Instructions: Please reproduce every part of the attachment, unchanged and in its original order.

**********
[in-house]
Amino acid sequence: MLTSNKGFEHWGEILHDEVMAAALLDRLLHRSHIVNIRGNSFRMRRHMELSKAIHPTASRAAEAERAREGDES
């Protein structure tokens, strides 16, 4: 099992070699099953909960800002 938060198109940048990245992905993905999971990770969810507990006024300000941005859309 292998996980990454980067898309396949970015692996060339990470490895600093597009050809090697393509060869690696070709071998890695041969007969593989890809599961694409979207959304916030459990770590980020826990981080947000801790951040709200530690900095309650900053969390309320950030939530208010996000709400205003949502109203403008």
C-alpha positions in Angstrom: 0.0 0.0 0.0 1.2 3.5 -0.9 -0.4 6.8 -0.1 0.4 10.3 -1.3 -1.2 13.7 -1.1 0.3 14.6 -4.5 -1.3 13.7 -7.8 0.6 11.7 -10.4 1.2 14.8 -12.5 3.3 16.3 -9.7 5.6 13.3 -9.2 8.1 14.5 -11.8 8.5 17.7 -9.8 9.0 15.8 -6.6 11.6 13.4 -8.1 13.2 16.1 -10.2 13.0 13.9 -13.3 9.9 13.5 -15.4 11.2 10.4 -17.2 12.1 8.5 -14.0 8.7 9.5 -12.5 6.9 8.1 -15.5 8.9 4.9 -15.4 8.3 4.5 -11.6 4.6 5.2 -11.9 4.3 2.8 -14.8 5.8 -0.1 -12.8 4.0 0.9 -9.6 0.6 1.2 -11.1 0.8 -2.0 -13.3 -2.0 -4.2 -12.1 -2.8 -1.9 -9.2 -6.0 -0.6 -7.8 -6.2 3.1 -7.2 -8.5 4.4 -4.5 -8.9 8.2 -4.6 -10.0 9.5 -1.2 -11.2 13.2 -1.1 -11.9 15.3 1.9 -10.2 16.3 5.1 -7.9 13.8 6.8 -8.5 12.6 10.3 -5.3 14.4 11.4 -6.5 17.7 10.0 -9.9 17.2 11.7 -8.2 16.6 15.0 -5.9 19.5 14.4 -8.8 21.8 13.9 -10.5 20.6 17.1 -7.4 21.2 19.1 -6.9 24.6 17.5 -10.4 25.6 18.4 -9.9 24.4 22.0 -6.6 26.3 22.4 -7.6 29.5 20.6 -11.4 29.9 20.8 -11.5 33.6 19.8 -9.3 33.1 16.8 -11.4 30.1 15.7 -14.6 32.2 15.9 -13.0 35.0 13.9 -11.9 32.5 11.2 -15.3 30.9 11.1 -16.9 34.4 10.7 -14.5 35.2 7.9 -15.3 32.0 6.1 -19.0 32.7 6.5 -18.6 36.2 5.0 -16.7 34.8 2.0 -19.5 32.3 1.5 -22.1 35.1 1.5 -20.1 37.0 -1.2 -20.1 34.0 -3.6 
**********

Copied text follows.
[in-house]
Amino acid sequence: MLTSNKGFEHWGEILHDEVMAAALLDRLLHRSHIVNIRGNSFRMRRHMELSKAIHPTASRAAEAERAREGDES
């Protein structure tokens, strides 16, 4: 099992070699099953909960800002 938060198109940048990245992905993905999971990770969810507990006024300000941005859309 292998996980990454980067898309396949970015692996060339990470490895600093597009050809090697393509060869690696070709071998890695041969007969593989890809599961694409979207959304916030459990770590980020826990981080947000801790951040709200530690900095309650900053969390309320950030939530208010996000709400205003949502109203403008």
C-alpha positions in Angstrom: 0.0 0.0 0.0 1.2 3.5 -0.9 -0.4 6.8 -0.1 0.4 10.3 -1.3 -1.2 13.7 -1.1 0.3 14.6 -4.5 -1.3 13.7 -7.8 0.6 11.7 -10.4 1.2 14.8 -12.5 3.3 16.3 -9.7 5.6 13.3 -9.2 8.1 14.5 -11.8 8.5 17.7 -9.8 9.0 15.8 -6.6 11.6 13.4 -8.1 13.2 16.1 -10.2 13.0 13.9 -13.3 9.9 13.5 -15.4 11.2 10.4 -17.2 12.1 8.5 -14.0 8.7 9.5 -12.5 6.9 8.1 -15.5 8.9 4.9 -15.4 8.3 4.5 -11.6 4.6 5.2 -11.9 4.3 2.8 -14.8 5.8 -0.1 -12.8 4.0 0.9 -9.6 0.6 1.2 -11.1 0.8 -2.0 -13.3 -2.0 -4.2 -12.1 -2.8 -1.9 -9.2 -6.0 -0.6 -7.8 -6.2 3.1 -7.2 -8.5 4.4 -4.5 -8.9 8.2 -4.6 -10.0 9.5 -1.2 -11.2 13.2 -1.1 -11.9 15.3 1.9 -10.2 16.3 5.1 -7.9 13.8 6.8 -8.5 12.6 10.3 -5.3 14.4 11.4 -6.5 17.7 10.0 -9.9 17.2 11.7 -8.2 16.6 15.0 -5.9 19.5 14.4 -8.8 21.8 13.9 -10.5 20.6 17.1 -7.4 21.2 19.1 -6.9 24.6 17.5 -10.4 25.6 18.4 -9.9 24.4 22.0 -6.6 26.3 22.4 -7.6 29.5 20.6 -11.4 29.9 20.8 -11.5 33.6 19.8 -9.3 33.1 16.8 -11.4 30.1 15.7 -14.6 32.2 15.9 -13.0 35.0 13.9 -11.9 32.5 11.2 -15.3 30.9 11.1 -16.9 34.4 10.7 -14.5 35.2 7.9 -15.3 32.0 6.1 -19.0 32.7 6.5 -18.6 36.2 5.0 -16.7 34.8 2.0 -19.5 32.3 1.5 -22.1 35.1 1.5 -20.1 37.0 -1.2 -20.1 34.0 -3.6 